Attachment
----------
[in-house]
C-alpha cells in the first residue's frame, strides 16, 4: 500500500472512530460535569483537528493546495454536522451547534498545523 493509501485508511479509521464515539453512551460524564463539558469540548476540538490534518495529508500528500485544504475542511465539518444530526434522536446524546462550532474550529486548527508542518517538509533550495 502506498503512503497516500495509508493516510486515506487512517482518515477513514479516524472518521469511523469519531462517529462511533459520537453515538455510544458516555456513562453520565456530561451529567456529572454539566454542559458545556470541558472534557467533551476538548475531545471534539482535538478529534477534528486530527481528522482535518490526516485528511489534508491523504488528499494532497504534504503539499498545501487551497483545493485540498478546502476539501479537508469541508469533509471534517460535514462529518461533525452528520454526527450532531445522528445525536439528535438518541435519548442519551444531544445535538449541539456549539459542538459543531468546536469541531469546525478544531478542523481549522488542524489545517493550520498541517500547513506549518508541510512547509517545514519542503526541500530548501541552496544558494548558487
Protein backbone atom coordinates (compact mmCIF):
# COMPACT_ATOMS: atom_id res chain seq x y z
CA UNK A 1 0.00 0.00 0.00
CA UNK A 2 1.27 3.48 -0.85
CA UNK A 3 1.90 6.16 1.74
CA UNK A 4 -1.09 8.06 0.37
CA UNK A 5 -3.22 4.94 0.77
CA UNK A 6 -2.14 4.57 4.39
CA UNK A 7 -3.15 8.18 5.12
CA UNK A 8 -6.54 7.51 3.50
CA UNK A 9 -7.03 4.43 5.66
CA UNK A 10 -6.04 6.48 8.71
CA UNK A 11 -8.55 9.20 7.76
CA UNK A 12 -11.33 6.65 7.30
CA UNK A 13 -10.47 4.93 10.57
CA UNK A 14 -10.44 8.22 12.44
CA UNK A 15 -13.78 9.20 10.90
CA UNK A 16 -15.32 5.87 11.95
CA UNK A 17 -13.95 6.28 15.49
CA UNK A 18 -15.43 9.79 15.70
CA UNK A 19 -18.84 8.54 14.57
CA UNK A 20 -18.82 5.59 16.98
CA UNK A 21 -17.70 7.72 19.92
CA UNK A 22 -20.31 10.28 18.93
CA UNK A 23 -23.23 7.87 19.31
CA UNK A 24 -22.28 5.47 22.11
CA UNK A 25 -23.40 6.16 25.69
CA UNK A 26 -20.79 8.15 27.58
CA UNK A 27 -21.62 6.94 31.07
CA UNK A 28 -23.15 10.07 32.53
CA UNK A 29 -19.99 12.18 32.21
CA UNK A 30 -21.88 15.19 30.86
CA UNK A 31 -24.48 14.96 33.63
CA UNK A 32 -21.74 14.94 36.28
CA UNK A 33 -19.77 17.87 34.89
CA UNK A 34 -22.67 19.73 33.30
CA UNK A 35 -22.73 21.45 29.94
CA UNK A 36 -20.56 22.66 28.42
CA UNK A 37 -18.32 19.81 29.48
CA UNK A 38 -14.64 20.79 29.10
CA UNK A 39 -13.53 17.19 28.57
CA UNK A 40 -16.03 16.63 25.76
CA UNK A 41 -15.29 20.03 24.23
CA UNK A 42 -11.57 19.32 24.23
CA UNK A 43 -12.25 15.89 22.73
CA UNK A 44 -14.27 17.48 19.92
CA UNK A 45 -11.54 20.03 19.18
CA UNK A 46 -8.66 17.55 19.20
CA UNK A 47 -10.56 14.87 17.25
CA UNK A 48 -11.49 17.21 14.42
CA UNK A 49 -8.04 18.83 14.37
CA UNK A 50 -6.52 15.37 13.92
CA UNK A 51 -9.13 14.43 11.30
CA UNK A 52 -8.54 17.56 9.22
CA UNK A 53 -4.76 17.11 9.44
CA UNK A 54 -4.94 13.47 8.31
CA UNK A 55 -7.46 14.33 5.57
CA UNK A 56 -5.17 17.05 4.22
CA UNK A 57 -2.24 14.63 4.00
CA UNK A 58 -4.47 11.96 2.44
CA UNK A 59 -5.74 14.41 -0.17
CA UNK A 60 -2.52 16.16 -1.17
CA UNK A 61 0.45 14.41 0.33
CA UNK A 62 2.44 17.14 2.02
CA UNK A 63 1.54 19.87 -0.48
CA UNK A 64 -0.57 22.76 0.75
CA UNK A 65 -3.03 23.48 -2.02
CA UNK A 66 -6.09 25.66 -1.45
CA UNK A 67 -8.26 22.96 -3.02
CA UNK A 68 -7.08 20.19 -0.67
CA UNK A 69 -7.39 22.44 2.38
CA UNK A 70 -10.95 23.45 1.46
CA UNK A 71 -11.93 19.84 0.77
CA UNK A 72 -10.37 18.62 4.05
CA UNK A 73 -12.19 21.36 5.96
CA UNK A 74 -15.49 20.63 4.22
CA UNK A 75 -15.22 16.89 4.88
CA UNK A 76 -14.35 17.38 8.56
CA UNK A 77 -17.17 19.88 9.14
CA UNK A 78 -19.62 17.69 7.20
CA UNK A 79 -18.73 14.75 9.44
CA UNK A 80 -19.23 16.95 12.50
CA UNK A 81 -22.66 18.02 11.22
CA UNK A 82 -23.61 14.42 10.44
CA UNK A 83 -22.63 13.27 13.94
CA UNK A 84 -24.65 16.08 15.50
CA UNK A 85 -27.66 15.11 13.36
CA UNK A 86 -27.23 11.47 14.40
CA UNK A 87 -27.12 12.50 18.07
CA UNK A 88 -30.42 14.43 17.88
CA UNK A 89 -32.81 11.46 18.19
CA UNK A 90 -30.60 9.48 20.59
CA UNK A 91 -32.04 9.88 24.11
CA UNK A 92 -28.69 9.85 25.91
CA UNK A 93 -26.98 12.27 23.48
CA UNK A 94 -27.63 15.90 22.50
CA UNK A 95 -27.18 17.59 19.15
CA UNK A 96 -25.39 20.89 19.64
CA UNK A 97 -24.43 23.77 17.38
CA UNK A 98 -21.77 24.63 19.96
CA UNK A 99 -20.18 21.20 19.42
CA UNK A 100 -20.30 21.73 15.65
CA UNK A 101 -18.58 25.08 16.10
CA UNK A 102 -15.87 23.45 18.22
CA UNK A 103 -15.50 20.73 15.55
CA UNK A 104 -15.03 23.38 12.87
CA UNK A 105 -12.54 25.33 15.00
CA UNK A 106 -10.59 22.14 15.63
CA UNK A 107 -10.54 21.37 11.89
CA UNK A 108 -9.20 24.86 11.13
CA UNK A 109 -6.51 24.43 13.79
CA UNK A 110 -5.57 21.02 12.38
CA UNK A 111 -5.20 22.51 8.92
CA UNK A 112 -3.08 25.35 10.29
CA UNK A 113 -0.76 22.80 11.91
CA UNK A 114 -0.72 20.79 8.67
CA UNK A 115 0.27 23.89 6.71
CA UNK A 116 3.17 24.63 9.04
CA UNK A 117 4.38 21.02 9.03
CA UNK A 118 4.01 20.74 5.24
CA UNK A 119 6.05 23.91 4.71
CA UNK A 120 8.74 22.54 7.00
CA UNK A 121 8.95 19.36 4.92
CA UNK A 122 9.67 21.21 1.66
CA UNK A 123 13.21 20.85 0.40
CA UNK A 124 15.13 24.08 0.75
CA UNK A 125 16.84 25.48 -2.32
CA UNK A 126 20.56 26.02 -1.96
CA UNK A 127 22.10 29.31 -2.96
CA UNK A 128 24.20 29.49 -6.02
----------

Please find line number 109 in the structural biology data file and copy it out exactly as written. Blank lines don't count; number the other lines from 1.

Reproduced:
CA UNK A 105 -12.54 25.33 15.00